One bonobo's view of the world...and stuff.

Wednesday, January 10, 2007

An Inconvenient Truth

I’m the last person to want to leap to the defence of that lying, murdering cunt Blair – but in the spirit of contrarianism I shall grit my teeth and try.


He’s started back peddling now…but he’s recently got himself into trouble by saying that climate change won’t be reversed by individual sacrifices like telling people not to fly on holiday.


He’s right, isn’t he?


Yes, airliners are vastly more polluting per passenger mile than other forms of transport. But their overall impact pails into insignificance against the number of passenger miles travelled by car. And then there’s the road miles travelled by goods. And not to forget the sea miles propelled by inefficient, polluting, lo-tech marine engines (including the freight carried between coastal container distribution centres around the coast of Europe. New cars carried from port to port around Britain are a significant carbon source).


And then there’s stuff like using low-energy lightbulbs and not leaving the TV on standby overnight. All very laudable, but even they are pissing against the wind when one considers:


  • The inefficiency of manufacturing and distribution processes.

  • The necessity for growth within our economic system. (Basically, if capitalist economies lose speed, they collapse).

  • The understandable desire of emerging economies to match 1st world standards of living.

So Michael O’Leary of Ryanair* is right, isn’t he?. All this focus on air travel simply serves to make the public feel guilty about weekend breaks while the rich continue to afford their high-carbon, jetsetting lifestyle (leaving aside the fact that much budget airline traffic consists of East European labour we import to keep our economy up to speed). And trivia like lightbulbs pass guilt from industry and consumers. And we’re meant to feel guilty about driving along gridlocked motorways from areas of affordable housing to wherever our employers decide to base their industrys. And the third world had better feel guilty about the way they’re stopping us from fixing the atmosphere that we’ve been fucking up for 100** years (that is – if we were fixing it).


No, Blair’s right, on this one surely? It’s not bottom-up effort that’s needed. Even Green Consumerism isn’t going to change industry. Let's face it, if they pump it out cheap enough, we’ll buy it. The EC has been talking about a ‘new industrial revolution’. That’s about right, isn’t it?


But let’s have a think about the last industrial revolution. It didn’t come about through individuals’ desire for smelted iron, steam transport, mechanised weaving, etc. etc. It was part of an economic process. The definitive description of this process and the resultant pain is here. Don’t get me wrong – I’m glad to be a privileged member of a modern, affluent society – but it’s that process that’s killing us, isn’t it? So agreed, big solutions are needed***. And by its nature, capitalism can’t deliver. Can we have a new industrial revolution without a revolution?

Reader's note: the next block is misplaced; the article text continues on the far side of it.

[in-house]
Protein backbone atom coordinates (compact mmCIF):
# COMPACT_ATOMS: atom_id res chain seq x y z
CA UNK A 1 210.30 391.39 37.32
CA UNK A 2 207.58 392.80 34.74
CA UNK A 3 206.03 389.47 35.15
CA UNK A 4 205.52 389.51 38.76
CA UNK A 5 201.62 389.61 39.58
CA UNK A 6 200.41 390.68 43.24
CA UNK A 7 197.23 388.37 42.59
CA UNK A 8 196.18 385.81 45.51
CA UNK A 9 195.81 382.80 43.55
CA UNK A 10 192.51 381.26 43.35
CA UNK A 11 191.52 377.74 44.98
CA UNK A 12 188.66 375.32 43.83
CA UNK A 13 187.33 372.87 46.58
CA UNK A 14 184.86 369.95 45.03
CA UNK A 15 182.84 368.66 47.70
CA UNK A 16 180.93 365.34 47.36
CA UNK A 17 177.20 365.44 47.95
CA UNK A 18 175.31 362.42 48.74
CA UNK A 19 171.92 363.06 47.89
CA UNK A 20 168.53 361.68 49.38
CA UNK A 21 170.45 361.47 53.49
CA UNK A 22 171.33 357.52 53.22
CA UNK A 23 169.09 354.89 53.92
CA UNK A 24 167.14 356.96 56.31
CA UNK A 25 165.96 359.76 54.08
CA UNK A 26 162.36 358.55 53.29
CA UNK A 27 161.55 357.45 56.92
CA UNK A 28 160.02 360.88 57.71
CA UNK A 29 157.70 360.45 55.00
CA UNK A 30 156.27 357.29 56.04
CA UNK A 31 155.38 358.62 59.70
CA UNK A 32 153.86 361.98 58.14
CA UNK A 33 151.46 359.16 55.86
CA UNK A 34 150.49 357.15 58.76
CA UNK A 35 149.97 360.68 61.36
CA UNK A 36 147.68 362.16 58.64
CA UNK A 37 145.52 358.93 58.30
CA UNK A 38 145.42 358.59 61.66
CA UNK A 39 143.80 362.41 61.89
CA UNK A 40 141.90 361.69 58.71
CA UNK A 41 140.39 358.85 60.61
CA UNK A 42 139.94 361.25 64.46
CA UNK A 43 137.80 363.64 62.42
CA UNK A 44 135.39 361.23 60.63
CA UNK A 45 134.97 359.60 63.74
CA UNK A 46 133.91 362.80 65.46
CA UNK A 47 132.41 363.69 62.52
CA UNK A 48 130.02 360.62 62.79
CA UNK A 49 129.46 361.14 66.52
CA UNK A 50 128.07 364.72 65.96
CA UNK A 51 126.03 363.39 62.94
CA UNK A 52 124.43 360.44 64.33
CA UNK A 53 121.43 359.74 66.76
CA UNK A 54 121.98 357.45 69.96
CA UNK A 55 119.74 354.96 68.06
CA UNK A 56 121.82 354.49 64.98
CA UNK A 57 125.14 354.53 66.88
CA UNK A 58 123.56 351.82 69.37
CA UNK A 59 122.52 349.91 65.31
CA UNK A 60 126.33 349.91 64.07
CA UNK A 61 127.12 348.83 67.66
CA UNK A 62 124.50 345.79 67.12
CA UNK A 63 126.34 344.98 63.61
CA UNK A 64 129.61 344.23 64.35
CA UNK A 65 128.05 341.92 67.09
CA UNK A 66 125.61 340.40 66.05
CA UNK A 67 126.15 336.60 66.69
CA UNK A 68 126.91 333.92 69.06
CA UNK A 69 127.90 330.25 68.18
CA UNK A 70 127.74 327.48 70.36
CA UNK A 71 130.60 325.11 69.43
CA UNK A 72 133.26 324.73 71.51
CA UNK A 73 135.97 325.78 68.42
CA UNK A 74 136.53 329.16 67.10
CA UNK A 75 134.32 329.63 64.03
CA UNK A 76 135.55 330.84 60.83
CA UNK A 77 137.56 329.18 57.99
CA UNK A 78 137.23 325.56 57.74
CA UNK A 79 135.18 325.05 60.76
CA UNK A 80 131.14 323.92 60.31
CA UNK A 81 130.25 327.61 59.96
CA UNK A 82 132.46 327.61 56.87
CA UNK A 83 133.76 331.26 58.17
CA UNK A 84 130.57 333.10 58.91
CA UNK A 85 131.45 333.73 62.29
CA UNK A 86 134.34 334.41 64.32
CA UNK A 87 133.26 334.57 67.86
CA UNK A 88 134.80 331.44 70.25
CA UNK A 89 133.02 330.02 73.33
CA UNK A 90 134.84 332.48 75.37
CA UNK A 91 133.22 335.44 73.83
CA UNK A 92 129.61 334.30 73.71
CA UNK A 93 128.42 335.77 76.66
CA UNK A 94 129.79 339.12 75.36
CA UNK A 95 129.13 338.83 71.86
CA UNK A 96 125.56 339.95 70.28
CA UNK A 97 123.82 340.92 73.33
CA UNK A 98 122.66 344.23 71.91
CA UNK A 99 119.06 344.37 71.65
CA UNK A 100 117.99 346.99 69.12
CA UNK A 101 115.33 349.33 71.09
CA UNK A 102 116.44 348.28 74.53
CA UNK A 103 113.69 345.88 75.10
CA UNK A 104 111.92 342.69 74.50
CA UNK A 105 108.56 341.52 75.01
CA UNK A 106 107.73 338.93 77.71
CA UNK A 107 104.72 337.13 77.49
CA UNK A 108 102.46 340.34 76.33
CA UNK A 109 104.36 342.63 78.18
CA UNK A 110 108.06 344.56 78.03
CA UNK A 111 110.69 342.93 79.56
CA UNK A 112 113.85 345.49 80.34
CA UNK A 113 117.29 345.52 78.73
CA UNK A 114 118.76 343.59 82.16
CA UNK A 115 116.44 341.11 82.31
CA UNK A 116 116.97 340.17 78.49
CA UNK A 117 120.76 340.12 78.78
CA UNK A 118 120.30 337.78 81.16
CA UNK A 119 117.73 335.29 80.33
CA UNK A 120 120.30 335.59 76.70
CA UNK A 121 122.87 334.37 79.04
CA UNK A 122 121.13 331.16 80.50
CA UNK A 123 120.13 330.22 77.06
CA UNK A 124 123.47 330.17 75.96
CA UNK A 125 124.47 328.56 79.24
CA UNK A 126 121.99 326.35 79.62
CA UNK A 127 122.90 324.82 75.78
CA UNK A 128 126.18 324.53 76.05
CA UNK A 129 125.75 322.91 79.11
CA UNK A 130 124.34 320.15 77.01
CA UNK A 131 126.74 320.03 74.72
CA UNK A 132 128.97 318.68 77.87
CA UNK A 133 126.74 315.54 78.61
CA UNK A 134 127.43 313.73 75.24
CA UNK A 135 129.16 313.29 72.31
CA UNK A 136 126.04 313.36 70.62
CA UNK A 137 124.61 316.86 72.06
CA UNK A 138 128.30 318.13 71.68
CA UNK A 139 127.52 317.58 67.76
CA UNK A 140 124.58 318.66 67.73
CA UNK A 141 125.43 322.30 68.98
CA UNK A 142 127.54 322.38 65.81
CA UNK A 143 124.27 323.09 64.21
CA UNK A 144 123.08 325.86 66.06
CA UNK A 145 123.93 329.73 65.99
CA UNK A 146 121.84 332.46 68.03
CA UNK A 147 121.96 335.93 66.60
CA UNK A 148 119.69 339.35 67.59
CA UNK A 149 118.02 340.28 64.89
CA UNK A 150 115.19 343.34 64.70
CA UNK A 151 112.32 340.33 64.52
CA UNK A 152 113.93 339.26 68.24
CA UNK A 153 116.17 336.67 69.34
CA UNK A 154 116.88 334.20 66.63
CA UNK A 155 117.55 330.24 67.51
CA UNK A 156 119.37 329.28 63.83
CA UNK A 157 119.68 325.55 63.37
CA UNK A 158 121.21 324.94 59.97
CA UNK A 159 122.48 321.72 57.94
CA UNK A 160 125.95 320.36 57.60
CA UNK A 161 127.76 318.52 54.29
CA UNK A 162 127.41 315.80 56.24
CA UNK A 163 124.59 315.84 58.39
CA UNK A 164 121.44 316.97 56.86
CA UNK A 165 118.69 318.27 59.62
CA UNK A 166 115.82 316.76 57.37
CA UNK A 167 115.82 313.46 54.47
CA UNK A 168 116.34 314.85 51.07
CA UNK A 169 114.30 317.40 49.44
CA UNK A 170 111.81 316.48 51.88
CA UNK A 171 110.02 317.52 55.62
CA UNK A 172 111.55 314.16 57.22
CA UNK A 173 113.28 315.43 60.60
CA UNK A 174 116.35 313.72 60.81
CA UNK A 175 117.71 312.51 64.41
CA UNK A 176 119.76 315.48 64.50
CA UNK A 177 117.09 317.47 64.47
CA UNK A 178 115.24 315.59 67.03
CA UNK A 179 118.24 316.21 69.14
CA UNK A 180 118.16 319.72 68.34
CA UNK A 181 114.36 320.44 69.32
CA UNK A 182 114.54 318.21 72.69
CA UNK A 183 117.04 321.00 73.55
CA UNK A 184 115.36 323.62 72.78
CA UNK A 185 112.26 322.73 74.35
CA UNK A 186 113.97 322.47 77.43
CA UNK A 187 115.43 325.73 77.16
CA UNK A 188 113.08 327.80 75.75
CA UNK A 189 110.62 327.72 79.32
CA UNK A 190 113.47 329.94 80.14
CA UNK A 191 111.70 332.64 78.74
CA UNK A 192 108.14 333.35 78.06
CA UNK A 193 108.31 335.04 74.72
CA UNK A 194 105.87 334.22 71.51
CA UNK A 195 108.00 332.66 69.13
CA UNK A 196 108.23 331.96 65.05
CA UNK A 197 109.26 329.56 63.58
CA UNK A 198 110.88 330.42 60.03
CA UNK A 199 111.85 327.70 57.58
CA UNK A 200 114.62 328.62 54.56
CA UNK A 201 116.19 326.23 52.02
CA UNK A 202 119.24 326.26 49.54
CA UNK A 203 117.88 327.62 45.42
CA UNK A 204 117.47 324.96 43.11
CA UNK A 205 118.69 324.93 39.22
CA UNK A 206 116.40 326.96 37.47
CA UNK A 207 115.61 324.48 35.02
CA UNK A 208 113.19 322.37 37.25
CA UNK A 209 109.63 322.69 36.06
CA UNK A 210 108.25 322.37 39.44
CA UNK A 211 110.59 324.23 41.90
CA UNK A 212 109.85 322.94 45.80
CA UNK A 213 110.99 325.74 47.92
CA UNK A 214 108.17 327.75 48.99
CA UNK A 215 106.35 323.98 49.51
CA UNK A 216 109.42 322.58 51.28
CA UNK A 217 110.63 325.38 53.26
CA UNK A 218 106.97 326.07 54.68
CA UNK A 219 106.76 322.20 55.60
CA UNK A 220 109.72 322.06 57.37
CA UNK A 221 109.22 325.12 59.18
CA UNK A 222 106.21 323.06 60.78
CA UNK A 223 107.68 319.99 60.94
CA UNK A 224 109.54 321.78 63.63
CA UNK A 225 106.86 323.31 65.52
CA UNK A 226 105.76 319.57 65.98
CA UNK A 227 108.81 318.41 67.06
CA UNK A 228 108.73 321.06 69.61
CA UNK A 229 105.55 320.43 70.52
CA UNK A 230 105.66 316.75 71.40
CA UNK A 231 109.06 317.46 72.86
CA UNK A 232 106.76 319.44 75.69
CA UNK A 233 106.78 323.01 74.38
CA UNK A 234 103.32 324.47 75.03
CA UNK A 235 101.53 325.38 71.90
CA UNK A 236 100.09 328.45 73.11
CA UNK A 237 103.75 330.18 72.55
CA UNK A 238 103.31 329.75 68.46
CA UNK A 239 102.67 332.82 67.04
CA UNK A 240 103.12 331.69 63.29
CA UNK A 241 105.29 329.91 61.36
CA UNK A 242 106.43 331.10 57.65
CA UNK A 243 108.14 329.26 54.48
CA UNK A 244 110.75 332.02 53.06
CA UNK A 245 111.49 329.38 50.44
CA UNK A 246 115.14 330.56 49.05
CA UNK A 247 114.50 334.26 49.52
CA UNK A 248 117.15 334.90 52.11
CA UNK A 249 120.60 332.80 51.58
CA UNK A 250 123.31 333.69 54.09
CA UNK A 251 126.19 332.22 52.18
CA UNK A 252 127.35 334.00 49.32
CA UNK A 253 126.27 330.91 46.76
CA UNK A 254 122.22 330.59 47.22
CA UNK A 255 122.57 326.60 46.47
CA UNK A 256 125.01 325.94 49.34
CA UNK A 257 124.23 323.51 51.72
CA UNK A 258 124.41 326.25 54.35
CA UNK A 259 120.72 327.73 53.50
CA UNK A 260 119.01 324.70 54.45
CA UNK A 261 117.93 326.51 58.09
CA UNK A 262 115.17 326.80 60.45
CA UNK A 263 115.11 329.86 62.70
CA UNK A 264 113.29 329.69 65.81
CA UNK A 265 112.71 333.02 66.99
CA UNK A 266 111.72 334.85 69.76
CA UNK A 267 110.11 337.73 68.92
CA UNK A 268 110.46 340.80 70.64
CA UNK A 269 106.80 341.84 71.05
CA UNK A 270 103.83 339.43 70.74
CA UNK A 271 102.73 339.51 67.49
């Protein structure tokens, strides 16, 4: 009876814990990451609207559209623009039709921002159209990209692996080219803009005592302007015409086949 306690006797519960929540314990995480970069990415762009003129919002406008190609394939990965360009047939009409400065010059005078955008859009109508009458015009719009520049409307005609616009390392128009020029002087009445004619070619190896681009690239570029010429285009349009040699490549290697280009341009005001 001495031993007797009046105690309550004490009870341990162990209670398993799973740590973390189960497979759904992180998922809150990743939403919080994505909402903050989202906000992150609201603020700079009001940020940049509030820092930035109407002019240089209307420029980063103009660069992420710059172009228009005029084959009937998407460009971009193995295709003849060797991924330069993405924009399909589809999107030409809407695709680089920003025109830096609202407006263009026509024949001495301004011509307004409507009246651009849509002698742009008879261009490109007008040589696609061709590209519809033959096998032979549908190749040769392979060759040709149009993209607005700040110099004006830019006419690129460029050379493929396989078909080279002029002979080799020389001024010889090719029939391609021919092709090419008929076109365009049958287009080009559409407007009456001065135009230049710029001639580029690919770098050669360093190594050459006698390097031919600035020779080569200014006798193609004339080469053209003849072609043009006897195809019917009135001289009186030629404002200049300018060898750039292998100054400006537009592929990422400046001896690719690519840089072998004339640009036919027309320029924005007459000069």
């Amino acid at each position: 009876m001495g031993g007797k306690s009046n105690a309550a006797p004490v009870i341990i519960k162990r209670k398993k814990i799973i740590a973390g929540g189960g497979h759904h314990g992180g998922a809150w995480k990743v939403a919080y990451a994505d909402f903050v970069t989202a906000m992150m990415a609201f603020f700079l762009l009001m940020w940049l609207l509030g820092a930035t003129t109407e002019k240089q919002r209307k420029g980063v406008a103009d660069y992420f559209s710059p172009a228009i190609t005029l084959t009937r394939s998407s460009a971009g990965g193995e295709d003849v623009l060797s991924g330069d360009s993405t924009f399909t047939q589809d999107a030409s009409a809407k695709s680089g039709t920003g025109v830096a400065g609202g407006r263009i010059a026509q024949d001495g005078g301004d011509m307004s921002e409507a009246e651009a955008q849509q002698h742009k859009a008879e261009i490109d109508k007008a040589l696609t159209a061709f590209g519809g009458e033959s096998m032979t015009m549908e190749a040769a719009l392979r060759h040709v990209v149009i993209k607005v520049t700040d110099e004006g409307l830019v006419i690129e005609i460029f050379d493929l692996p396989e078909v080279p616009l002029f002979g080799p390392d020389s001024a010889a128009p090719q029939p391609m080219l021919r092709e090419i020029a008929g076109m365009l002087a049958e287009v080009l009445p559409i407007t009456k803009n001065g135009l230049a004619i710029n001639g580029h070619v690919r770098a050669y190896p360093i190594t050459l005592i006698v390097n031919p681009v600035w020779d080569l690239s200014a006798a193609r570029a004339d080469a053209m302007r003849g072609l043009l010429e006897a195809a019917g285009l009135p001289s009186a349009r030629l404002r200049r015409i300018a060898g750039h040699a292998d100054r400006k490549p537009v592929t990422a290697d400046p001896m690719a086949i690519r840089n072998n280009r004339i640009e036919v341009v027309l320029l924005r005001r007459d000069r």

* O’ Leary has an interesting but highly successful attitude to customer care which can be summed up (and I think he has summed it up) as “If you don’t like it, fuck off.” His continued profitability is evidence that customers don’t care about the pollution emitted by his aircraft.


** "A hundred years of transportation whoopee." Kurt Vonnegut: A Man Without A Country.


*** By the way – assuming that, as James Lovelock thinks, we’ve passed the tipping point, these solutions will need to go waaaay beyond cutting down on energy use.





The Curse of the Bonobo


I'm a regular visitor to the Glasgow Museums Resource Centre - a little-known treasure consisting of a number of warehouses 'round the back of an industrial estate where a nice lady called Pauline will show you neolithic stone balls and stuffed weasels or pull paintings and drawings out of massive storage racks to order. Last week I got her to pull out a sketch of Scooby Doo and Shaggy by their creator, Iwao Takamoto. And now - bugger me! - he's dead!*


Moral: Never offer to show me your etchings.


* What with Joe Barbera, this is the second creator of Scooby Doo I've killed in a fortnight. I'd have got Hannah too, if it wasn't for those pesky, meddling kids.



3 comments:

Dan Goodman said...

I think you're right - individual action can't save the planet and some, but not all green campaigners are missing the point on this in a fairly big way.

psychocandy said...

I still don't think individual action is a bad idea, though. I'd like to think I'm at least a teensy part of the solution, as well as part of the problem.

Re: killing off cartoonists- does this extend to anyone other than artists? If so, do you take requests?

Edward said...

not all green campaigners are missing the point on this

Absolutely, Dan. And you lot on the anarchist fringes have theb right idea. I just wonder how we're going to dismantle capitalism first?

I'd like to think I'm at least a teensy part of the solution, as well as part of the problem.

Welll...I doubt you were ever imtentionally part of the problem. It's hard to opt out of a capitalist society. And survive. But it seems to me that much energy is being expended on trivial green consumerism. Its effect on the problem (ie capitalist economy) and hence on climate change is analgous to that of a pushing motion on string.

Not that I'm proposing any solutions, you notice. Cassandra the Bonobo.